It's about wanting to disappear. It’s sort of like the paradox with anorexia where you’re disappearing but the skinnier you get, the more attention you call to yourself. It’s this weird mind trip. You’re disappearing, but everyone is noticing you.

In some ways this book is all about paradoxes. It's like her addiction to heroin—she uses it to feel free because it makes her feel good, but meanwhile she’s being trapped into this prison.


There's a great line in this book: "Behind every crazy woman is a man sitting very quietly, saying 'What? I'm not doing anything.'" Where did this idea come from?

There’s this stereotype in American culture of like the crazy bitch. You’ll see another girl shouting in public and be like, "damn, that bitch is crazy." Women know that men are crazy too, but there’s not a demeaning name for what they do. They’ll just be very introverted. They won’t share their feelings. This idea that women are the ones who act like crazy people completely ignores that men are sitting there and they are being really mean.


I think it’s also just this kind of common truth that I realized— the person who is the loudest in the room isn’t the one who is being mean. They’re the most sensitive one. There’s someone else who is being mean or manipulating them. I wanted to say it in that way because women instantly recognize it as reality. Sure, sometimes people are just crazy, but most of the time someone pushed them there.

Can you talk about how race played into the creation of Maya’s character?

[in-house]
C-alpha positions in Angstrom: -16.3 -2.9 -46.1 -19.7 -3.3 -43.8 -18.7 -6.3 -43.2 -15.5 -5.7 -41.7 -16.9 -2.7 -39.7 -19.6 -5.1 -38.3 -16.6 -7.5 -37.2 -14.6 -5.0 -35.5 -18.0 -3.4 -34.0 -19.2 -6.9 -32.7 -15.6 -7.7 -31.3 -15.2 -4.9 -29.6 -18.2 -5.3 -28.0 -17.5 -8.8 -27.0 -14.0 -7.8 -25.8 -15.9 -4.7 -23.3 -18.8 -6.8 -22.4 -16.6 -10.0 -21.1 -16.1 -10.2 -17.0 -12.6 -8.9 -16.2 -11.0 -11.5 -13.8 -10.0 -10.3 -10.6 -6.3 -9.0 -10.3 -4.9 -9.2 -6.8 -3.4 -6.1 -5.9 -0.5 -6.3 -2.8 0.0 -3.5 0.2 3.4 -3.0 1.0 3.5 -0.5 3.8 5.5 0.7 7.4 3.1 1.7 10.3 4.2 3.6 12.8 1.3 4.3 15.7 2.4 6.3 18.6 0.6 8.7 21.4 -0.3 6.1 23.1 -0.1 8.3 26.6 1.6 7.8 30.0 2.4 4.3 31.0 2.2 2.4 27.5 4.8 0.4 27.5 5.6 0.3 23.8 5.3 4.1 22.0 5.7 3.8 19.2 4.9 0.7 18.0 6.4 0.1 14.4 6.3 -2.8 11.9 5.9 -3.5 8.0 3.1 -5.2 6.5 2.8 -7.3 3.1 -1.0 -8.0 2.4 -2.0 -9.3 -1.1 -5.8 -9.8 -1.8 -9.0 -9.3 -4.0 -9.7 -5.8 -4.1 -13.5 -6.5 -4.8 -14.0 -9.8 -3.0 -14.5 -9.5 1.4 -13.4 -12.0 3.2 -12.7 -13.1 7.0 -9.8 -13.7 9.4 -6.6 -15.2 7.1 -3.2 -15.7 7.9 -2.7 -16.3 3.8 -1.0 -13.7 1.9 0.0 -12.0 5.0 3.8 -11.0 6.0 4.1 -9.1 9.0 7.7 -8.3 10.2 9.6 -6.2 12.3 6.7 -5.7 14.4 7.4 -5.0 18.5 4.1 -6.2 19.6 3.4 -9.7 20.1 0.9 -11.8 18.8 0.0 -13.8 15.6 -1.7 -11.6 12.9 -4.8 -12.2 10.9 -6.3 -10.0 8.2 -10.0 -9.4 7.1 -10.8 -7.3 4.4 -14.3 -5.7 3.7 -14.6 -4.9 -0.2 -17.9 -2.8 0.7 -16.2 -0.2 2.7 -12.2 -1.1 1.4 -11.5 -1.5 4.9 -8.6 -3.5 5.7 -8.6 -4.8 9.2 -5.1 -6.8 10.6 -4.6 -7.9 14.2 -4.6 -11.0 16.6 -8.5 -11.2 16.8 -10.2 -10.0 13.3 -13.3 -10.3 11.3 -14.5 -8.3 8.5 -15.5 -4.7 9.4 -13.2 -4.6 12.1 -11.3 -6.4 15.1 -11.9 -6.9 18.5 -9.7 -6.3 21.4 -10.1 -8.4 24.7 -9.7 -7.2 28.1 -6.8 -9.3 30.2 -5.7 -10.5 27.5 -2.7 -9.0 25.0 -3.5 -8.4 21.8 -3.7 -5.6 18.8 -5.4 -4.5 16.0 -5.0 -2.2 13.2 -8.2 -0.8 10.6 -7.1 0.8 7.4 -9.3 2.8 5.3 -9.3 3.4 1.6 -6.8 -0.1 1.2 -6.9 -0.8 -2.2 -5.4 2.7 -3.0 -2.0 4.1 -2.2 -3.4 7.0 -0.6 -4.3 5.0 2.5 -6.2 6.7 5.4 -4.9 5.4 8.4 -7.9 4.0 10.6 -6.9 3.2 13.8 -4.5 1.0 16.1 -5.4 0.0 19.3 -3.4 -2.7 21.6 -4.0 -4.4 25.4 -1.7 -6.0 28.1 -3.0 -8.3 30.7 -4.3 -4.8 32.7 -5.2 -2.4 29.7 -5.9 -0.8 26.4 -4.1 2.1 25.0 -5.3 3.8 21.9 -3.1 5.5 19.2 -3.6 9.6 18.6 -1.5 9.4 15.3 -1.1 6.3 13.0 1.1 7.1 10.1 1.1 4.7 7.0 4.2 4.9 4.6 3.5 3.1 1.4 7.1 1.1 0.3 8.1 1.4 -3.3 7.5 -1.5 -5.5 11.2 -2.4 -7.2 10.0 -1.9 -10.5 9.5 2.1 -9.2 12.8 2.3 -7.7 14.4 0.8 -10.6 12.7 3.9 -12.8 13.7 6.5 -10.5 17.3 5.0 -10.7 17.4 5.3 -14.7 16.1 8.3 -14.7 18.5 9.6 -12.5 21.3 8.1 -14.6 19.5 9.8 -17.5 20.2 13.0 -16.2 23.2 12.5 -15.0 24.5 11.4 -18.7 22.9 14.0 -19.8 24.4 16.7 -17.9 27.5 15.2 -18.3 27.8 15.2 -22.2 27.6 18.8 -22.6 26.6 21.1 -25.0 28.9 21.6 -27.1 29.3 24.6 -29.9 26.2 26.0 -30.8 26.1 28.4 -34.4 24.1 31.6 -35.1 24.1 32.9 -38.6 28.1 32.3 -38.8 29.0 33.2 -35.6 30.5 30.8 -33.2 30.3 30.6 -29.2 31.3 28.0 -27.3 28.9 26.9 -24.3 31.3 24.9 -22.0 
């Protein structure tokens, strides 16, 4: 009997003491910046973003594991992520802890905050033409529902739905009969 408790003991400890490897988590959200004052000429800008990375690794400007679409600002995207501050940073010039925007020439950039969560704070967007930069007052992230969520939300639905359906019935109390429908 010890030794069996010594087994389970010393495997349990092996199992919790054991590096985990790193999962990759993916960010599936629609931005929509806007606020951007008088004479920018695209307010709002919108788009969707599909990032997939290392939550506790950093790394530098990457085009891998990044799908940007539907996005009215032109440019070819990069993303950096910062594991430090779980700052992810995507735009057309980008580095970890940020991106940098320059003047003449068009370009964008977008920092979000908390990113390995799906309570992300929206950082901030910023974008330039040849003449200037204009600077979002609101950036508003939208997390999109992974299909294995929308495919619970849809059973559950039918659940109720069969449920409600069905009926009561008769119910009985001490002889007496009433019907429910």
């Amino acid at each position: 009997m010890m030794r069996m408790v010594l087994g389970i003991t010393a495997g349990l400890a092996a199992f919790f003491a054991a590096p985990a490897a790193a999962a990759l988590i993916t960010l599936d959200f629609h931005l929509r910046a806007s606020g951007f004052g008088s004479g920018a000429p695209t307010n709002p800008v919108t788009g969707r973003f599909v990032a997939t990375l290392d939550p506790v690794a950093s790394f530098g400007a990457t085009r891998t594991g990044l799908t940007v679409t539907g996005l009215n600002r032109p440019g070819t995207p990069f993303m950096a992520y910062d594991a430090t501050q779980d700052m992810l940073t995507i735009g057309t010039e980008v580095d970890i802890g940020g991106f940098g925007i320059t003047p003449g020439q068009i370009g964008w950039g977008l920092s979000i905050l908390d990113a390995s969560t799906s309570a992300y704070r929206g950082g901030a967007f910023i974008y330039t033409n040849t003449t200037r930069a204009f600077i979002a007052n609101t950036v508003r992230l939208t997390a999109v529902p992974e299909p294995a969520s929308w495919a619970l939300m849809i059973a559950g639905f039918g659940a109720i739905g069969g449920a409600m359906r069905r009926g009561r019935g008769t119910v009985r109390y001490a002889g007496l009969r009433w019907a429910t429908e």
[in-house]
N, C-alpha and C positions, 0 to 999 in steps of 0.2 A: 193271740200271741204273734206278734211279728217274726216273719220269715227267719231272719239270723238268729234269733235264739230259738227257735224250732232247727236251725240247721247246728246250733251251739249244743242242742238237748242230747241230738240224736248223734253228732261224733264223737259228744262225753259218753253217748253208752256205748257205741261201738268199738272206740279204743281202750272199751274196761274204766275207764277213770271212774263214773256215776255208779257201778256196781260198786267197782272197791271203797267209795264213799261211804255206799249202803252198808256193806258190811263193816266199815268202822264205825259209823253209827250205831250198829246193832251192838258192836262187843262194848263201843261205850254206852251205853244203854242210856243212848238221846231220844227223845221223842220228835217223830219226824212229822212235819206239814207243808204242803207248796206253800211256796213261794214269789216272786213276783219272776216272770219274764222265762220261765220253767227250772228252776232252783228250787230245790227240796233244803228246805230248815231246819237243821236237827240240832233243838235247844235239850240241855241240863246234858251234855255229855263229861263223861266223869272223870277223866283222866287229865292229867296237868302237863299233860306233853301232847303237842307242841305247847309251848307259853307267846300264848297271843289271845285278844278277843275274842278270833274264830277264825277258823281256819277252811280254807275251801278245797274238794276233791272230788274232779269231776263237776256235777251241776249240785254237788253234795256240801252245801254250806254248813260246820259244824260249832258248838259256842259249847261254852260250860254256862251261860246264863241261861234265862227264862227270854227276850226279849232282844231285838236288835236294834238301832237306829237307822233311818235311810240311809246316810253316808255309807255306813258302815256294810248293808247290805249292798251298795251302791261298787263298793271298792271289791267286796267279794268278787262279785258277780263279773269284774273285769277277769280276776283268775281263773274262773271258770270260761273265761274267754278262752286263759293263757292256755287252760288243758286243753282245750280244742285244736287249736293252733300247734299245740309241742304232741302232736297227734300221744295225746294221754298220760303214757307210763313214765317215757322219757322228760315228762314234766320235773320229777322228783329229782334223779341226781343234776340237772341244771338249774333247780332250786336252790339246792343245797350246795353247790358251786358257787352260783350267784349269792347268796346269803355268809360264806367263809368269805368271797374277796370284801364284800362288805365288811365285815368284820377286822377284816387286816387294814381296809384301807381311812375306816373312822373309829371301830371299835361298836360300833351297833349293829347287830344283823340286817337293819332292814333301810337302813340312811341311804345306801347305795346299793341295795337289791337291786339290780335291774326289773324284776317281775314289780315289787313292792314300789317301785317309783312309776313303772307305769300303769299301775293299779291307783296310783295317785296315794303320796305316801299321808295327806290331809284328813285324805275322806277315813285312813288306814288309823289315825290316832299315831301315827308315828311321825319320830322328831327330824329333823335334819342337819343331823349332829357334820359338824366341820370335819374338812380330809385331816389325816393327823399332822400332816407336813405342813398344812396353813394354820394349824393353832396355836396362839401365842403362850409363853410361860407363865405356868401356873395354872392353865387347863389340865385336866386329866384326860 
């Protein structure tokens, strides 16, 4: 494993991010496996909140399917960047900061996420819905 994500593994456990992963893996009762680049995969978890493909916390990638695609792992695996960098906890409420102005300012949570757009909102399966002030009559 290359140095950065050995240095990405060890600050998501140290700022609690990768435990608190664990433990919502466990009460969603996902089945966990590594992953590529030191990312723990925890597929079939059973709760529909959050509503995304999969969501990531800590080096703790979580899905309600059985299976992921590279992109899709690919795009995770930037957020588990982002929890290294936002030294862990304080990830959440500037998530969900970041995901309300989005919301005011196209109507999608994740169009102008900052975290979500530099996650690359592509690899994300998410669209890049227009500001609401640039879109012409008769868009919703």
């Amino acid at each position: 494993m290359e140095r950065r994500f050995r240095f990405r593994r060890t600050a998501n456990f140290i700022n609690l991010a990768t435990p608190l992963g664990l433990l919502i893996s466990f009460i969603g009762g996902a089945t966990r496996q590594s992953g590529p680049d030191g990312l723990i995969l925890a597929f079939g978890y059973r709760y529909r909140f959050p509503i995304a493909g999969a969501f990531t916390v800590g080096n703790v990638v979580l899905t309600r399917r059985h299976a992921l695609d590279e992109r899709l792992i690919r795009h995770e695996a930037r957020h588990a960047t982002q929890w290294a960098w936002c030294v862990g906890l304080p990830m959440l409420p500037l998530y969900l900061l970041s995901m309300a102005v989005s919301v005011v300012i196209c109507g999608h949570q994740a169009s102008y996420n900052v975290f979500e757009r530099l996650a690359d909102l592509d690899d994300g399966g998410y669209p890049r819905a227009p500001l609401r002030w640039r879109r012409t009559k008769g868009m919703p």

Initially, I wanted to make her white because I just didn’t want to deal with the race issue or identity politics. I don’t know much about India. When people ask me where I'm from, I tell them that I'm an army brat. And they are like "But where are you from?" What they’re trying to say is, “Why are you brown?” So initially, I [thought I'd] just make her white. Jhumpa Lahiri writes about saris and cumin, but I can't do that. When I go to India and try to speak Hindi, they laugh at me. I’m just obviously American.


But then I realized: I grew up American, I played video games. Why couldn't I create a character full of American culture and habits who was also Indian? I guess I was nervous because in the beginning when there are so few representations of a culture. I was like I don’t want to represent Indians, because they are conservative as fuck. I was like they’re gonna see the last name Sharma and pick up this book and be like, “this is filthy.”

What in this book do you think shocked readers?

It was all the parts where she masturbates or like looks at porn. They would respond with this kind of outrage, and I would behave just like a kid. I was like, “Oh, that hurts? Let me do it more.”


I really had to check myself either way. On the one hand I wanted it to be extremely honest in terms of my character's honesty—would she really do that? What would she really think? You feel a little vulnerable because you’re writing things and you’re hoping that other women have thought this or felt this but I don’t really know.

How are you feeling about the release of your novel?

I’m just really disoriented, because I don’t really know like what it’s supposed to be or how. It’s almost like living two different lives. On one hand, I’m a writer and I’m living in NYC. And then on the other hand I’m in massive college loans debt. I just don’t open my mail because I’m terrified.


But I'm excited anyway. I hope readers enjoy it. I hope they finish it. I didn’t really have an agenda or a mission. I just wanted to make a novel that made people feel something.

Jade Sharma's debut novel Problems is available July 5. You can buy it from Coffeehouse Press and on Amazon.  It is the first novel in the Emily Books imprint from Coffeehouse Press.


This interview has been lightly edited for length and clarity.

Kelsey McKinney is a culture staff writer for Fusion.